IRL: GM raises the roof

IRL: GM raises the roof

GM Racing knew they needed to do something about their support trailer that travels to every Indy Racing League IndyCar Series event. The current unit was seven or eight years old last season and, with 90% of the current engineering schedule ...

GM Racing knew they needed to do something about their support trailer that travels to every Indy Racing League IndyCar Series event.

The current unit was seven or eight years old last season and, with 90% of the current engineering schedule being allocated to electronics work such as software, calibrations and tuning it was time to upgrade the company's home on wheels.

GM trailer.
Photo by GM.
There were options: GM Racing could have gone for a second trailer but that wouldn't have taken care of the company's true needs. After all, if they'd had two trailers, they would have needed two tractors, two spaces in the paddock area at each of 16 races, more than two drivers and two fuel bills.

Trackside support engineers would still have been separated even while on- site and that means less communication. GM Racing decided it would be best to raise the roof.

Key personnel visited several manufacturers, decided to go with Kentucky Trailer and, once all the viable purchase orders had been committed, got together with the company to make sure the new unit did everything they needed.

Three months later the basic shell was complete on the new GM Racing technology center and one month after that, all the fitments necessary for Chevrolet's IRL engineers had been made by American Coach.

The unit made its debut at the Indy Racing League's IndyCar Series open test at the Indianapolis Motor Speedway in late April and there's been nothing but envy from everyone else in the IRL garage area since.

GM Racing's new double-decker aluminum and steel engineering trailer looks like every other 53-foot rig over the road. When it gets to the racetrack, though, this unit turns into a monster.

A traveling crew gets the 13-foot, 6-inch-tall and 102-inches wide trailer properly leveled and then they hydraulically increase the height by 42 inches and the width by 48 inches in just a couple of minutes with a remote control button system.

Suddenly there is a thousand square feet of room to work, space to hold conferences, a kitchen/restroom complex and there's a majestic, window- filled view of the surroundings unequalled by any other IRL team, driver or supplier support vehicle.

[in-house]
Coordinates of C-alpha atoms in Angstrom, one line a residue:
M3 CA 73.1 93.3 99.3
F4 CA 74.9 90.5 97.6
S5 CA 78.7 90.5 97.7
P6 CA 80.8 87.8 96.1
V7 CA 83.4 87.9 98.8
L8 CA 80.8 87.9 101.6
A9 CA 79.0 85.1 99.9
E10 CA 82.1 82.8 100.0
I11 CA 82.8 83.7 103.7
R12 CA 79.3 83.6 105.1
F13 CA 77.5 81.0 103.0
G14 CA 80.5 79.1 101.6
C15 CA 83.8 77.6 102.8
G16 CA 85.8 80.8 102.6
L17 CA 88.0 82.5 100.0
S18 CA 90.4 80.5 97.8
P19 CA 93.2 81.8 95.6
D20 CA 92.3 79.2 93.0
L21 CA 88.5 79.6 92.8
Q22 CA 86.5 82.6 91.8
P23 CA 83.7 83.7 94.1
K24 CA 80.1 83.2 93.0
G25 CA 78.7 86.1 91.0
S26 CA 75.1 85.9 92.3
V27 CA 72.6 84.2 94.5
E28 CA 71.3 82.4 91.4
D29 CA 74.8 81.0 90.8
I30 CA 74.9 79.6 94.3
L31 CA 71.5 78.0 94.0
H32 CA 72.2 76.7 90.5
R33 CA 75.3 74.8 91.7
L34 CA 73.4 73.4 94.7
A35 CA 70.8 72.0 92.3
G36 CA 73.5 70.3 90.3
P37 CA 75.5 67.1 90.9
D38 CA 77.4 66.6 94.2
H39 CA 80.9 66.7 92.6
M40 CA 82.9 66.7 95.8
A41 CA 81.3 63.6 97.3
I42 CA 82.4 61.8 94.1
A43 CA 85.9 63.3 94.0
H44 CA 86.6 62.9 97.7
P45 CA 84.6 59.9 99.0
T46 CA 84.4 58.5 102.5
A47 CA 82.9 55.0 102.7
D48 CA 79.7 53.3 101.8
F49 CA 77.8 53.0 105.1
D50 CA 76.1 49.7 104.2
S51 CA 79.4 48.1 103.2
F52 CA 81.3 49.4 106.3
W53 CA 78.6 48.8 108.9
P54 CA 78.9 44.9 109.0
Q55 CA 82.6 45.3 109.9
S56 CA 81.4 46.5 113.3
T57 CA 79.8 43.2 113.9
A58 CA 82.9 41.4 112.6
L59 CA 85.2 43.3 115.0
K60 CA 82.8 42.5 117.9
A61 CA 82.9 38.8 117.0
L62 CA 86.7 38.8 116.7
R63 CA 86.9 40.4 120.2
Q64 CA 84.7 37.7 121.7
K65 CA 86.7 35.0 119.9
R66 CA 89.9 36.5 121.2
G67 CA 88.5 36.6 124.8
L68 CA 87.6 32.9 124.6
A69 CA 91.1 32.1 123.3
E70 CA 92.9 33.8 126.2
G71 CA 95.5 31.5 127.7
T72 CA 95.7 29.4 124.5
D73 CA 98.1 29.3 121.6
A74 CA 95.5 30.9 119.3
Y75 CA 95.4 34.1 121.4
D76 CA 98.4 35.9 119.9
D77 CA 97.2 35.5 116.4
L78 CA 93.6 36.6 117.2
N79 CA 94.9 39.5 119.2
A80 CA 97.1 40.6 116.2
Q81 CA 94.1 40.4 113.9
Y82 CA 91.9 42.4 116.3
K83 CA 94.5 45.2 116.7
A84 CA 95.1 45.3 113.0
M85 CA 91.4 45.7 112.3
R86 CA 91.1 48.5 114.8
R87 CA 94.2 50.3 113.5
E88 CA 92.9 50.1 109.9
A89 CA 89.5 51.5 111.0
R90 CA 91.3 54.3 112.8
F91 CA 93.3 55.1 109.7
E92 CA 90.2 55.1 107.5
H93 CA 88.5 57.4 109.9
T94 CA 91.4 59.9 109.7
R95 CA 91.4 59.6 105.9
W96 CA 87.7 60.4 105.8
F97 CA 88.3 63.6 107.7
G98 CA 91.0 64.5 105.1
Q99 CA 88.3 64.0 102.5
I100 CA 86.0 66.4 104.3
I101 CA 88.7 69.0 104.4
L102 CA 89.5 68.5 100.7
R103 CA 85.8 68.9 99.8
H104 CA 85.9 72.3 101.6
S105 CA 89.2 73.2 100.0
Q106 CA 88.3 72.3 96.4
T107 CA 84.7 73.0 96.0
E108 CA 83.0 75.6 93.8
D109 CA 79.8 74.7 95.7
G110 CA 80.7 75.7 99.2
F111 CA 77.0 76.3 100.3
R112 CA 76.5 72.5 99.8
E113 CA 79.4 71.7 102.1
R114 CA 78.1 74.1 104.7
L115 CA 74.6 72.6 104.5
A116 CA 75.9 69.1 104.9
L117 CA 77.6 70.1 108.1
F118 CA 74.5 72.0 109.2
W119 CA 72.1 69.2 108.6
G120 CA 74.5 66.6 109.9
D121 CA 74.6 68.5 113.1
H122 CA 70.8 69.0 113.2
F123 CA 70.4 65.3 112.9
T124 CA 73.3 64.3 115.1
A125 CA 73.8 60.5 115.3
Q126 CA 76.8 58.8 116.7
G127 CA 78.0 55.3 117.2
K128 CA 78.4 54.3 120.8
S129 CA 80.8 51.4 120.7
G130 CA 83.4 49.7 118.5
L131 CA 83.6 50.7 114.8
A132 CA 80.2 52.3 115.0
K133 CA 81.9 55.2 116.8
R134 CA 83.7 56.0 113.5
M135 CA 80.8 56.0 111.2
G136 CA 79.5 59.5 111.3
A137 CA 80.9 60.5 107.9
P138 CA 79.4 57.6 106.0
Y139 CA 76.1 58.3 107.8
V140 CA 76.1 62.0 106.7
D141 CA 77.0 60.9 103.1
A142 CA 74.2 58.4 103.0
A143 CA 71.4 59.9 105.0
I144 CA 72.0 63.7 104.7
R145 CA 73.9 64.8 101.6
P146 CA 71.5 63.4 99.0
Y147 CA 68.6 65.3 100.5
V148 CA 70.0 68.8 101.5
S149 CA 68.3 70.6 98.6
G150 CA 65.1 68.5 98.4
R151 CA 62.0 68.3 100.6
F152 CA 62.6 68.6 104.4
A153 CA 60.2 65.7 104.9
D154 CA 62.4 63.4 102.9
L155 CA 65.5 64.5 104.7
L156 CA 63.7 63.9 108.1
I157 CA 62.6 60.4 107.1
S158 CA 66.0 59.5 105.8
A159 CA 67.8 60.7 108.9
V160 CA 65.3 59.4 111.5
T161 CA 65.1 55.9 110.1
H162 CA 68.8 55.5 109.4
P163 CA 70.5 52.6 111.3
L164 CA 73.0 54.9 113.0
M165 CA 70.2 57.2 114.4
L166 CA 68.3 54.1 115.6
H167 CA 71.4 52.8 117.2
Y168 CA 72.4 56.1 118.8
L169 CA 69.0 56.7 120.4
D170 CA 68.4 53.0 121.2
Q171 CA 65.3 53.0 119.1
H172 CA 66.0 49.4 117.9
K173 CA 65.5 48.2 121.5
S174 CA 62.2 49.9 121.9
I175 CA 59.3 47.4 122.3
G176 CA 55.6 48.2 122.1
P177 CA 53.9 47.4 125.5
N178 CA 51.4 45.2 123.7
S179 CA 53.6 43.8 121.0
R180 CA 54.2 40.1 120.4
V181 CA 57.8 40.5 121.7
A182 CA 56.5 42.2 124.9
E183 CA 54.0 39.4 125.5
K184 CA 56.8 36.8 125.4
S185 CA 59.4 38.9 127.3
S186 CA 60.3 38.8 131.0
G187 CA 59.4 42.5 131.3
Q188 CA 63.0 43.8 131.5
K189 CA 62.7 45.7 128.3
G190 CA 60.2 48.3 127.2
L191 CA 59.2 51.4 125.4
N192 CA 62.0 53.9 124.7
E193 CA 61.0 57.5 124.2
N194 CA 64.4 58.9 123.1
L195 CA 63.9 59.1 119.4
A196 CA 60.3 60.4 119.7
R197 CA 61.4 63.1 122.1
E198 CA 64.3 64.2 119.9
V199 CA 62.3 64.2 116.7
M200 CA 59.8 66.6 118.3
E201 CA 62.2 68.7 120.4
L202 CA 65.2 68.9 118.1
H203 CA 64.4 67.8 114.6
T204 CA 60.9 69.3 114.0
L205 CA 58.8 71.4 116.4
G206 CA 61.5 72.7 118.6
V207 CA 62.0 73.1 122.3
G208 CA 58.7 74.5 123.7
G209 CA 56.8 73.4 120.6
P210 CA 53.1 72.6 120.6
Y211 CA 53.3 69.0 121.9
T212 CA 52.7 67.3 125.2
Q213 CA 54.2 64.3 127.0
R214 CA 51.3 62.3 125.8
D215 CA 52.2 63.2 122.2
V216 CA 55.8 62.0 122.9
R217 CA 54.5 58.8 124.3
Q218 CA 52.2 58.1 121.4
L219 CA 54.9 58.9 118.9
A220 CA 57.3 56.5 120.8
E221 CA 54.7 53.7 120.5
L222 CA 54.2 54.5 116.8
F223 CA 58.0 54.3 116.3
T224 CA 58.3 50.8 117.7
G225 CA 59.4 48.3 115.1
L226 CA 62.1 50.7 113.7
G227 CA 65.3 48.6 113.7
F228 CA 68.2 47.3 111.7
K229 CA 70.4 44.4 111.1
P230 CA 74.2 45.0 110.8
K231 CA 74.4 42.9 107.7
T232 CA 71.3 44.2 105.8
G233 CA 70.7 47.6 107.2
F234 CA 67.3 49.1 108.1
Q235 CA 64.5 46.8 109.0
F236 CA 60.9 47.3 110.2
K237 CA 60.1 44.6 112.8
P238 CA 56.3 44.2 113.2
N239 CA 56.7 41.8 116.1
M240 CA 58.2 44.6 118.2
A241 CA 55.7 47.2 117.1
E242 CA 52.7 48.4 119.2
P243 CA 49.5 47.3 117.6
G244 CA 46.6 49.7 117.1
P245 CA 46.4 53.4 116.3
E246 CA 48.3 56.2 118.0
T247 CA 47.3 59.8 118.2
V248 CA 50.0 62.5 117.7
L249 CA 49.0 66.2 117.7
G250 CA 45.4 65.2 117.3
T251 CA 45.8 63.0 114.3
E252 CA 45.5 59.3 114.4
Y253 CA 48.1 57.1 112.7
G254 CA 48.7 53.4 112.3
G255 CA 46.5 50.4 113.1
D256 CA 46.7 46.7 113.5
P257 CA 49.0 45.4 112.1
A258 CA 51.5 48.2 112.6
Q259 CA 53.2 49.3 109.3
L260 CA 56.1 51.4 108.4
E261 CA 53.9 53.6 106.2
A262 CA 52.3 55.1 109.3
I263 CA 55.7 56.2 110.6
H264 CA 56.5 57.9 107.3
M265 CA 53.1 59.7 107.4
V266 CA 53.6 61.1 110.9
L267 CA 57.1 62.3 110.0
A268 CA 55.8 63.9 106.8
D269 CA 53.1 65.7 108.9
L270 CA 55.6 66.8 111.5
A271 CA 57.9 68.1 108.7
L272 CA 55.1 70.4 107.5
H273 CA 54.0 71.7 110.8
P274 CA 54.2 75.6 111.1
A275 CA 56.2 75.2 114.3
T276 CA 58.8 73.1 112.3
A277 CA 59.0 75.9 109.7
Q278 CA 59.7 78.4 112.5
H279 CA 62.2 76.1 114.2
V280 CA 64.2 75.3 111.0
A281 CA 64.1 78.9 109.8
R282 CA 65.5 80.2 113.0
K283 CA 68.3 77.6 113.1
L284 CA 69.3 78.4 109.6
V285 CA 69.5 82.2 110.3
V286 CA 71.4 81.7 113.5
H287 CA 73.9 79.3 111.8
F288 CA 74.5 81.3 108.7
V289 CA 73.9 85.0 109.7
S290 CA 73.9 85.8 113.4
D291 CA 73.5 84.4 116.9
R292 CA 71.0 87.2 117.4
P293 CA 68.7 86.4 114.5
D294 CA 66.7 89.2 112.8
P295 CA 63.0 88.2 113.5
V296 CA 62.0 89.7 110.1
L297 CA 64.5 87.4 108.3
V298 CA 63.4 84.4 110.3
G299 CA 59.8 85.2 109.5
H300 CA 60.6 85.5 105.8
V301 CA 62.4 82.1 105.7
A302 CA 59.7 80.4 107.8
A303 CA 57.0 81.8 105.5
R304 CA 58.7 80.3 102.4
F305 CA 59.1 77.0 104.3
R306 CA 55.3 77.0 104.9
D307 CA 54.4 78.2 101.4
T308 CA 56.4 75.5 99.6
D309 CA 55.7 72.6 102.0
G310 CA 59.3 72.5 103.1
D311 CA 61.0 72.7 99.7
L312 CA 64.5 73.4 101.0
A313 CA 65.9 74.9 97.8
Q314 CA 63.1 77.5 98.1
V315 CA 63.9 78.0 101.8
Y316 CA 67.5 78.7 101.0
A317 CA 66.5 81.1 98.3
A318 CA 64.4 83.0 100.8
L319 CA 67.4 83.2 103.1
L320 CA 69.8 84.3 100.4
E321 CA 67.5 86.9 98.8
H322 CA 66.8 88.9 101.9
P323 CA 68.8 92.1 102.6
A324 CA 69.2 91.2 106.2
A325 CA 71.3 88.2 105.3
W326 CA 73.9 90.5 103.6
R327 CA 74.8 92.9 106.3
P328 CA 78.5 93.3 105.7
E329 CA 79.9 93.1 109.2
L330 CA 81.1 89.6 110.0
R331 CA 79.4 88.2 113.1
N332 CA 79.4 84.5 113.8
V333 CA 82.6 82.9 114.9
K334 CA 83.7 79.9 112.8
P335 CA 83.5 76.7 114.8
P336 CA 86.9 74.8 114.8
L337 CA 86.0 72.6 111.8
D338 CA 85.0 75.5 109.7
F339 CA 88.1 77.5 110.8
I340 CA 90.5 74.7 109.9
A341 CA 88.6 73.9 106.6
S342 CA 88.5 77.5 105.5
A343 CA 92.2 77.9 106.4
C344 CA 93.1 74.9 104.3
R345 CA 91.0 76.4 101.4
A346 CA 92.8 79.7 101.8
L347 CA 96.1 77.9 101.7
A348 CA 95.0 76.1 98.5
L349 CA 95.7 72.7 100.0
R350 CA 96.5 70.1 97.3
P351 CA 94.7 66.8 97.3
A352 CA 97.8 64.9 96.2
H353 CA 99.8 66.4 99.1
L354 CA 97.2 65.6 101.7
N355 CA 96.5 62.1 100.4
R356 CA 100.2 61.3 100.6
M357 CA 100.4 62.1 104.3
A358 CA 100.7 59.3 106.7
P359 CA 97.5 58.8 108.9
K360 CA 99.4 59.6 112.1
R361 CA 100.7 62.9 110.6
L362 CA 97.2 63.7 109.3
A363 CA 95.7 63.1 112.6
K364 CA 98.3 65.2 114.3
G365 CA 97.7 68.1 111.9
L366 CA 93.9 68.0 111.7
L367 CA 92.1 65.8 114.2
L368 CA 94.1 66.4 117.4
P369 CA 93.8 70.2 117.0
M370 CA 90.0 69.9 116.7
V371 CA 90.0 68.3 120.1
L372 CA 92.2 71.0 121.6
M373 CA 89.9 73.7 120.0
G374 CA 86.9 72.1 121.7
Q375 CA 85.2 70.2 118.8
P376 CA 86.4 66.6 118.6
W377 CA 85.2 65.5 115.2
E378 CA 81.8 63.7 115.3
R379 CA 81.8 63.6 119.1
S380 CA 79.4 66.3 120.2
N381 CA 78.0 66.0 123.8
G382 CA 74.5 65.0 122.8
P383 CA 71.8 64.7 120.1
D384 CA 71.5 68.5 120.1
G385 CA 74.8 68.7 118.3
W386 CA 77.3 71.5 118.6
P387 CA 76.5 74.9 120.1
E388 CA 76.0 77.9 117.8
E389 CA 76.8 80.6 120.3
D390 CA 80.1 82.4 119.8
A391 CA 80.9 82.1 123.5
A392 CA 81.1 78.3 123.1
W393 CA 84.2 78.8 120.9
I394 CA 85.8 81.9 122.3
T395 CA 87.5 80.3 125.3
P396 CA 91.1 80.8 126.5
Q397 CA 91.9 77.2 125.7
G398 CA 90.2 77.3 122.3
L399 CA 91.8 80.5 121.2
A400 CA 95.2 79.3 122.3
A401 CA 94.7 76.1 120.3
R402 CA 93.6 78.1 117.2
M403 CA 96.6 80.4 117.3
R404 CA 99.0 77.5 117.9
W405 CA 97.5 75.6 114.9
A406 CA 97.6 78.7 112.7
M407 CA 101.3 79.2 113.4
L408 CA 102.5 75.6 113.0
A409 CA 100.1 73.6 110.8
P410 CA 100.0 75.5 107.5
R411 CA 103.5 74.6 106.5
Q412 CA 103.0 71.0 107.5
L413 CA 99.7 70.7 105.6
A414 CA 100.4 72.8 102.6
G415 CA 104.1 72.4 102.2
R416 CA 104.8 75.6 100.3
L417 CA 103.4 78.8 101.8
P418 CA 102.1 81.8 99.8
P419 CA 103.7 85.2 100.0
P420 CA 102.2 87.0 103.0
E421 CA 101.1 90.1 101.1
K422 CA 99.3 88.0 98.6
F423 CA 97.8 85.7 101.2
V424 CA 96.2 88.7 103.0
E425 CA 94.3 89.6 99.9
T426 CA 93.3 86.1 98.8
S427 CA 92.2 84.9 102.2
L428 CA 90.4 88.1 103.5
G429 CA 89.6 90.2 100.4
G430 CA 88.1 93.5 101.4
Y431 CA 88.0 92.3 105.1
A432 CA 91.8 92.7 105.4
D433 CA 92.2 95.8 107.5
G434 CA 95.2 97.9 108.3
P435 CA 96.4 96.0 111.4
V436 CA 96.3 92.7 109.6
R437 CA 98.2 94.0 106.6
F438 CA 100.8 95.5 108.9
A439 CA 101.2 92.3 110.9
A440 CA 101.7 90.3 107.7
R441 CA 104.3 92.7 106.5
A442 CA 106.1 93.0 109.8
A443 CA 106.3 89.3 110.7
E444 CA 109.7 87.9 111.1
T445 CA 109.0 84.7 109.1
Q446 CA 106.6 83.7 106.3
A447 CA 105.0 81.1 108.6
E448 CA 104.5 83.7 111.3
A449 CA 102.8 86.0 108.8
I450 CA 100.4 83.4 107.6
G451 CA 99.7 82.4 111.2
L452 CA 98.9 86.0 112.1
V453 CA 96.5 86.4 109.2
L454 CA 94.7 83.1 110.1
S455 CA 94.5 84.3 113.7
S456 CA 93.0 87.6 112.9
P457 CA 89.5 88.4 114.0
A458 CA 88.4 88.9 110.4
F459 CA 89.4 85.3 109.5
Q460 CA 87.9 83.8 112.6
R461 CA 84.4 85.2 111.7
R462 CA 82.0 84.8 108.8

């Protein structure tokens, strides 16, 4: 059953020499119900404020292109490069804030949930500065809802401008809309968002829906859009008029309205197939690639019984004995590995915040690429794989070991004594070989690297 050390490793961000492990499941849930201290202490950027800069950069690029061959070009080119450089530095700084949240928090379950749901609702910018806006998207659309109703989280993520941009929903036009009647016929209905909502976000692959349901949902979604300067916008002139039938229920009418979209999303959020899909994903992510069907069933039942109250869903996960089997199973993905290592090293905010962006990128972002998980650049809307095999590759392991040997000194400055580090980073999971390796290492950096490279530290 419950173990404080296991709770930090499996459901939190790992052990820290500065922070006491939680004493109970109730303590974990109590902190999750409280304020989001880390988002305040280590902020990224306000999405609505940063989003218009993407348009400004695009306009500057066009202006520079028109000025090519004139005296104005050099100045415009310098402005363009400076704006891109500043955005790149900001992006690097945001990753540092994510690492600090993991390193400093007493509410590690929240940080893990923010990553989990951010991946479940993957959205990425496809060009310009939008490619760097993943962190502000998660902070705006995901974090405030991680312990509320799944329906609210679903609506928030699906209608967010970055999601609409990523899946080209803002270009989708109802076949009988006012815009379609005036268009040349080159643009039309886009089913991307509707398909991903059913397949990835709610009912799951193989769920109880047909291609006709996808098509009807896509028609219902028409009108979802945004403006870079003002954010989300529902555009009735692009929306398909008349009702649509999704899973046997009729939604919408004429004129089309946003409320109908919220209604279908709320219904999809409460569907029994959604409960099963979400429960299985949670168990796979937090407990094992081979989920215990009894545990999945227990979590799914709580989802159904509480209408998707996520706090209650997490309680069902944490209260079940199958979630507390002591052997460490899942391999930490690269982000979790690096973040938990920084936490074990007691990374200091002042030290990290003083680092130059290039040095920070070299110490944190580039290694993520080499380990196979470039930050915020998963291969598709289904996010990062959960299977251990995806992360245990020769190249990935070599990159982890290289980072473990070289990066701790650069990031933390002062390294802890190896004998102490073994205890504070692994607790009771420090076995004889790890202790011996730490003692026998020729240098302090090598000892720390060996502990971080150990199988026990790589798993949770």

GM trailer: the 'Indy car in a box'.
Photo by Anne Proffit.
On the ground floor of the trailer, there are workstations for 15 trackside support engineers, all connected to a [wireless-capable] LAN. In a separate storage bin apart from the main floor, there's space for four Gen IV Chevy Indy V8 engines in case of an emergency. Tool cabinets, workbenches, a kitchen and restroom comprise the balance of the first floor.

A circular stairway toward the front of the trailer leads to the penthouse, which houses a 12-seat conference room - with collapsible table - as well as a secondary workroom. There's a vehicle simulator on one table that GM operatives call "An Indy car in a box." The sealed second story is 70% tinted glass to enhance the viewing experience.

A canopy attached to the second level can fully enclose the side of the trailer, allowing engineers to pull a Dallara underneath to perform full engine diagnostics or, potentially change the engine. Storage for the heating, air conditioning and ventilation controls are on the second floor, accessed through a custom-designed grouping of side and rear doors.

Up on the roof are a satellite dish, real-time weather station and UHF radio antenna. These enable discussions between GM Racing units in California, Michigan, the United Kingdom and Germany and also provide viable air density information on demand. Paging between the trailer and the pits is also possible in real time making it a lot easier to get climactic information back and forth.

"That's important not only for the calibration of the engines," said GM Powertrain IRL program manager Dennis Weglarz, "but also for tuning the aerodynamics of the race cars. The trailer also has a radio repeater that ensures dependable communications throughout the track." Of course, GM Racing fit an auxiliary generator for the trailer.

The electronics capabilities include three servers for the LAN, 48 ports, six phone lines, two HDTV receives, four flat-panel displays, XM satellite radio, OnStar, VCR and DVD players in addition to the accoutrements mentioned above.

Personnel who are working in the new GM Racing engineering trailer this month in Indianapolis appear to be pleased with the efficiency of their new technology center. They can all work together to meet the needs of an IRL engine program that "has expanded dramatically in 2004," Weglarz revealed.

"We have new services for teams using Chevy Indy V8 engines and there was a real need for more workspace. The new two-story trackside support center achieves our goals efficiently and effectively."

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Series IndyCar